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1.0 out of 5 starsZero stars
Reviewed in the United States on December 27, 2018
While I do recognize that Esther Perel is a famous therapist, the author backs up her hypothesis with her patients' experiences and most of them are completely out of the ordinary. I will cite one single example of the many this book has. Certain men have difficulty expressing their interest and love to women (what a surprise), and this guy could not maintain relationships because of this until he found a japanese (or chinese woman). They fell in love and it worked out so well precisely because they could not talk. He did not speak japanese, the woman did no speak English in the beginning, so they were forced to show how much they loved each other without talking. While this is a very romantic story, honestly, how often is a regular person going to encounter a situation like this? What is the point in giving these kind of examples when most of the people are not going to experience something like that? When reading this book I felt as if I were reading advice from Cosmopolitan. Do not waste your money or time reading this book. It is not worth it.
A friend asked me why he found sex with his wife "routine". He said he loved his wife and having sex with her still felt good, but he didn't feel "turned on". Instead, he found himself fantasizing about sex with other women. This book answers that question completely and helps one explore the contradictions and congruity of love and sexuality.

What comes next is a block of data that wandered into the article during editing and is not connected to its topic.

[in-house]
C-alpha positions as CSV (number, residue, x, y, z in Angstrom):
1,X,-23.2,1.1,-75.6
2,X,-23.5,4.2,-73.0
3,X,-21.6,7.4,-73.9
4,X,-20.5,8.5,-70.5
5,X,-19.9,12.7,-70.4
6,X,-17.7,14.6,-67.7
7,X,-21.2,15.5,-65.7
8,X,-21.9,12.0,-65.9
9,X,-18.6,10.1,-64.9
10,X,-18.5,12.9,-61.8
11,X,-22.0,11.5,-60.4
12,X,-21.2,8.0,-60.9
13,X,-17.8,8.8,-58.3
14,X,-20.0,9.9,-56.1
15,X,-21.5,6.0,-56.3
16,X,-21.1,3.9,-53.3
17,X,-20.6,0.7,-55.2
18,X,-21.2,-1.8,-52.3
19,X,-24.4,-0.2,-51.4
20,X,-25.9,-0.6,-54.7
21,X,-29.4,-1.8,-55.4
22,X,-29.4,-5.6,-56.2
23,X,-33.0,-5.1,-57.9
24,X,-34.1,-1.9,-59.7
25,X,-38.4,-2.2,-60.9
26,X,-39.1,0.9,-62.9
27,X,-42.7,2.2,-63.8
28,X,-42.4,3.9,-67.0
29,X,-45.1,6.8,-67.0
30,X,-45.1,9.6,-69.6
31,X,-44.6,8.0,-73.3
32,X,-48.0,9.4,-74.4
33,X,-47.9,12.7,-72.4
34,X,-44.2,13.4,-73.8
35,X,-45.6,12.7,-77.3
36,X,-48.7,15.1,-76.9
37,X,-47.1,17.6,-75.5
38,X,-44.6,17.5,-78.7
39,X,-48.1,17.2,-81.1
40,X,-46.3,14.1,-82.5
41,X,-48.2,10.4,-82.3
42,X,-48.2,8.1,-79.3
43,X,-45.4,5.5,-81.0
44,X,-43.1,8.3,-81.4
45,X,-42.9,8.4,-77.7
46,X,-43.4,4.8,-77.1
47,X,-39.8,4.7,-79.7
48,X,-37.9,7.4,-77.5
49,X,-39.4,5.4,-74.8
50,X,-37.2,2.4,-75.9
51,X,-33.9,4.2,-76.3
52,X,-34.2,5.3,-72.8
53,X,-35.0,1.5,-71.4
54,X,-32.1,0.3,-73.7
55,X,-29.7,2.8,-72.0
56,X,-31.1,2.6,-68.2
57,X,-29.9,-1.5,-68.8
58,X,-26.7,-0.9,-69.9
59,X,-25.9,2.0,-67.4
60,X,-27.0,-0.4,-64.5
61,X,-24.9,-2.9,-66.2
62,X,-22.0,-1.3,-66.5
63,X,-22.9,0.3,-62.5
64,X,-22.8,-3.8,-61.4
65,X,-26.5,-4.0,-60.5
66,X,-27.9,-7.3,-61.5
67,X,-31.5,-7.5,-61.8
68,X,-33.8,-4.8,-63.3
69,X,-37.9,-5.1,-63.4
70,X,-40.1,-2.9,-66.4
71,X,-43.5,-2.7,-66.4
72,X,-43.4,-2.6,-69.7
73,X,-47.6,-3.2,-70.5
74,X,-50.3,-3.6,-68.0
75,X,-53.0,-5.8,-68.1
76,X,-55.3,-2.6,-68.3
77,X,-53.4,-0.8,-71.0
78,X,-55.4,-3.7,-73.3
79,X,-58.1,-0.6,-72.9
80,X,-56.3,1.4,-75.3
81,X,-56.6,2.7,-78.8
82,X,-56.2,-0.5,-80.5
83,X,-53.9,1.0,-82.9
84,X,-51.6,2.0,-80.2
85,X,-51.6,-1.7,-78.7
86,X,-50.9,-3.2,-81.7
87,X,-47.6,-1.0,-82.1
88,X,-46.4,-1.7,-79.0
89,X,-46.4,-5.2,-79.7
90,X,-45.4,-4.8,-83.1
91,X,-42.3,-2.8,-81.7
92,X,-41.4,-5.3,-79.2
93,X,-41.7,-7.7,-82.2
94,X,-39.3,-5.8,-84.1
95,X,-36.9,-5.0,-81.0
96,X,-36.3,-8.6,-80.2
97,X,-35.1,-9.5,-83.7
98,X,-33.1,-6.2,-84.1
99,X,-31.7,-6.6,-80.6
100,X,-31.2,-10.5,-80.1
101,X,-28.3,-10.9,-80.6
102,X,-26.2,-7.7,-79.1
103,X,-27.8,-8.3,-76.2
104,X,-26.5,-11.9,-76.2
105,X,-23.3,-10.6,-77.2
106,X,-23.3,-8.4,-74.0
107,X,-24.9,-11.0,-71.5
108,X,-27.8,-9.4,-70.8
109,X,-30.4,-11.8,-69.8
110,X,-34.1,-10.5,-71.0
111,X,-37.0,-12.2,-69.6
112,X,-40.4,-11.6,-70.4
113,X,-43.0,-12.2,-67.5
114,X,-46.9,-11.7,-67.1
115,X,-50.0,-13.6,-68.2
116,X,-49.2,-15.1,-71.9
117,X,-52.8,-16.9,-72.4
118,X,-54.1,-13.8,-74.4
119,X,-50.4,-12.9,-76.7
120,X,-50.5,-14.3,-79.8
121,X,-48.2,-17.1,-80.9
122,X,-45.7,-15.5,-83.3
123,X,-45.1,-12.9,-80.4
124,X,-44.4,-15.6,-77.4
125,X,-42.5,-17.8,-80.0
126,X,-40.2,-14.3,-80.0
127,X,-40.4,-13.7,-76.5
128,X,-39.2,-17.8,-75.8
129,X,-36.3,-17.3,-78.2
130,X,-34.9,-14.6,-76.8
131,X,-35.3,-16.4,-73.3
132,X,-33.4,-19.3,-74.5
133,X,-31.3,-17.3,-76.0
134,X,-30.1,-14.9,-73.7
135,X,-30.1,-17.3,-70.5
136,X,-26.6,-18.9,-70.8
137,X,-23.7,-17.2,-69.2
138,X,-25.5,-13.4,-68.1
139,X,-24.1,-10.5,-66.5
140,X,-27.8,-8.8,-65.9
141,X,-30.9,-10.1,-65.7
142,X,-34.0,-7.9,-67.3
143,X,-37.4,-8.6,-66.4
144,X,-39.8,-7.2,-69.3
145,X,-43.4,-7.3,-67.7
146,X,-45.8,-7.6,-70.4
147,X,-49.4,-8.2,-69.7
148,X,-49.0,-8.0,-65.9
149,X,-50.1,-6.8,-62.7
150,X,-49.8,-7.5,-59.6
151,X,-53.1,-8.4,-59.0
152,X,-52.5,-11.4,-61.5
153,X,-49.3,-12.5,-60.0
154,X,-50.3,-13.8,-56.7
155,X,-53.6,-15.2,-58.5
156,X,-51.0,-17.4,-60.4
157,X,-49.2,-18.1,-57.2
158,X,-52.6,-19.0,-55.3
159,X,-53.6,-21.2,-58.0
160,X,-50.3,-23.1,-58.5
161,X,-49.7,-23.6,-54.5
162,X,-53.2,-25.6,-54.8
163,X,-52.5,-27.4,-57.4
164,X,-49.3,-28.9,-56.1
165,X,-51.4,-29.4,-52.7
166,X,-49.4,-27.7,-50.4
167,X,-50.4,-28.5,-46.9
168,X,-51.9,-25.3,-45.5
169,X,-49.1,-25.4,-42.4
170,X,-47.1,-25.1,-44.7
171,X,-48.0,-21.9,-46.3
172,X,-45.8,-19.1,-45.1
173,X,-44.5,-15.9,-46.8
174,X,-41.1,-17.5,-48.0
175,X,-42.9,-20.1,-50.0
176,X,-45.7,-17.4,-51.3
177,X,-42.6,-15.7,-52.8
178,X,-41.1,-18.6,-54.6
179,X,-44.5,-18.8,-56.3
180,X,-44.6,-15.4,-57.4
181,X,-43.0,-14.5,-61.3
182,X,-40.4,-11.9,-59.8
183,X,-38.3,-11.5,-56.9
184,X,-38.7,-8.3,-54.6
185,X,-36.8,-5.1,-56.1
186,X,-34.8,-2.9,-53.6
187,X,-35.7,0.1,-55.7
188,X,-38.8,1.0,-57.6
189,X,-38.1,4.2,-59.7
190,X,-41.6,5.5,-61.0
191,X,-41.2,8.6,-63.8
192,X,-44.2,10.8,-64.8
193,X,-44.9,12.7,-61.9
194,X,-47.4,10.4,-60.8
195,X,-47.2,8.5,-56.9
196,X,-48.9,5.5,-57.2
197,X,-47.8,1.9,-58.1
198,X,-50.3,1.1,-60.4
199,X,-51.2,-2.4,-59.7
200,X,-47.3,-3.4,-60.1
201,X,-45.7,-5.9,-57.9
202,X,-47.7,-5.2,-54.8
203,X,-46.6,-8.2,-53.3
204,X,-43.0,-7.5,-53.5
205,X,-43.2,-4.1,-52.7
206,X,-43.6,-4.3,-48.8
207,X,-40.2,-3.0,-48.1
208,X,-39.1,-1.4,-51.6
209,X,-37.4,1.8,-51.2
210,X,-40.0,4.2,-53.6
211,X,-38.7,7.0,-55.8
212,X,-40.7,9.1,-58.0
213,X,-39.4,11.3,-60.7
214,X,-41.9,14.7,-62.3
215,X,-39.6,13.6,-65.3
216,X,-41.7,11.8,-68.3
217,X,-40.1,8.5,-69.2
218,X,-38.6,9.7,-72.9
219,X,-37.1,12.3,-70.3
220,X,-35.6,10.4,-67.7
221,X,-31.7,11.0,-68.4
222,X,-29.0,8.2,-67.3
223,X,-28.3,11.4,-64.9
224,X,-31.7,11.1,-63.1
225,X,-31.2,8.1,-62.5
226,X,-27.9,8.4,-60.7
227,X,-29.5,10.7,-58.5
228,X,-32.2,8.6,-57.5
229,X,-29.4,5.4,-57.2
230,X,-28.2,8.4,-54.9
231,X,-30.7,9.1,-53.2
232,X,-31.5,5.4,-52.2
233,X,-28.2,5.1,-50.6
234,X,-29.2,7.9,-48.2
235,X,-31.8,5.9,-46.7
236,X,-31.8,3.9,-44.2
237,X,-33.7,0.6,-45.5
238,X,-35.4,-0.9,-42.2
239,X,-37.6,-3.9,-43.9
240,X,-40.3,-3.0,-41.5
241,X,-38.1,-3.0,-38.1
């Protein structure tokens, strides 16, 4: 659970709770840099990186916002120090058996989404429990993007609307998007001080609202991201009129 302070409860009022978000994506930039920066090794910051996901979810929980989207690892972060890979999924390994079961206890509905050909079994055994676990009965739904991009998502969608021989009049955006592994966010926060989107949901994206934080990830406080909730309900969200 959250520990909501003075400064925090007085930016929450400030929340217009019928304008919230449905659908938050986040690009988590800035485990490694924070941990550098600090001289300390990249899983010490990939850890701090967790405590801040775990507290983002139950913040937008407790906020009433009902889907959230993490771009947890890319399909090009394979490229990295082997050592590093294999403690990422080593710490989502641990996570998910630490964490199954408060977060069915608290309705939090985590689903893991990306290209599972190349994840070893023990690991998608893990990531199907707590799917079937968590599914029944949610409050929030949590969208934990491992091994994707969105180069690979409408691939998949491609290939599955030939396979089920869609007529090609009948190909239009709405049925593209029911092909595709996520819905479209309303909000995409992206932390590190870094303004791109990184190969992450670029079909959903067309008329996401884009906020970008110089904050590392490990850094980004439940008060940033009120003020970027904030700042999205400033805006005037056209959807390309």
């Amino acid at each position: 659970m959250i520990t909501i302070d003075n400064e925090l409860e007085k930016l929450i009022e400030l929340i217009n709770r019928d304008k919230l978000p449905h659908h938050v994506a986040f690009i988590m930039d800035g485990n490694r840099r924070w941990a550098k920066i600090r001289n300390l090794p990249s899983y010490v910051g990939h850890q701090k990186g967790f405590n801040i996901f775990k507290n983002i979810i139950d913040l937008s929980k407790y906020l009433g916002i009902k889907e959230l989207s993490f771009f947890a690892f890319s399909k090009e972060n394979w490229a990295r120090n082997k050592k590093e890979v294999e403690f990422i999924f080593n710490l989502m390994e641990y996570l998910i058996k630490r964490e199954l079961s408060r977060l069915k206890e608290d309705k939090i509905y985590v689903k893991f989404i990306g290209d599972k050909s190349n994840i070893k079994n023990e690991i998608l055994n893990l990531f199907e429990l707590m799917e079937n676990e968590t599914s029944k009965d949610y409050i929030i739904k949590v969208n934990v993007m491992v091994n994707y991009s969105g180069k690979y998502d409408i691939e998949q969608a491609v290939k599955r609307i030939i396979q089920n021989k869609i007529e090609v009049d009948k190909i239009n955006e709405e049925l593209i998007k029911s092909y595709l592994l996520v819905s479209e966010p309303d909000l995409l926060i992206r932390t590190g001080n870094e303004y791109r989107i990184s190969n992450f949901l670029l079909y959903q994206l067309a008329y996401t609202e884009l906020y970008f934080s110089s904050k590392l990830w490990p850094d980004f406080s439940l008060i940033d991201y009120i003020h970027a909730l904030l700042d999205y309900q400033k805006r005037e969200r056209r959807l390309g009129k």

Anyone who desires or is in a long-term relationship should read this. This book had me hooked, I whizzed through it in about 2 days. Hugely enlightening and puts words to something I've always noticed but could never quite put my finger on. The gist is that love demands closeness, but erotic desire needs space to thrive. For modern American couples, who often have their lives so intertwined, this can lead to problems. Perel explores this seeming contradiction and sheds light on how modern couples can become aware of this and mediate it. This book is packed with wisdom. Enlightening read!
Reviewed in the United States on February 18, 2019
The book is based on a flawed model of relationships. She buys into the model the “love” is an elusive attraction that you feel towards an unknown stranger. She seems to be in the “love at first sight” camp. Perel is like that person who falls in love on vacations, and then settles down with the expectation that the rest of their live must feel like that vacation. She is treating symptoms rather than causes. It is almost comical to read the book. Not surprising her only qualifications seem to be two TED talks and having been on Oprah once. Stay away from this book.
5.0 out of 5 starsbought three; handed them out like Bible tracts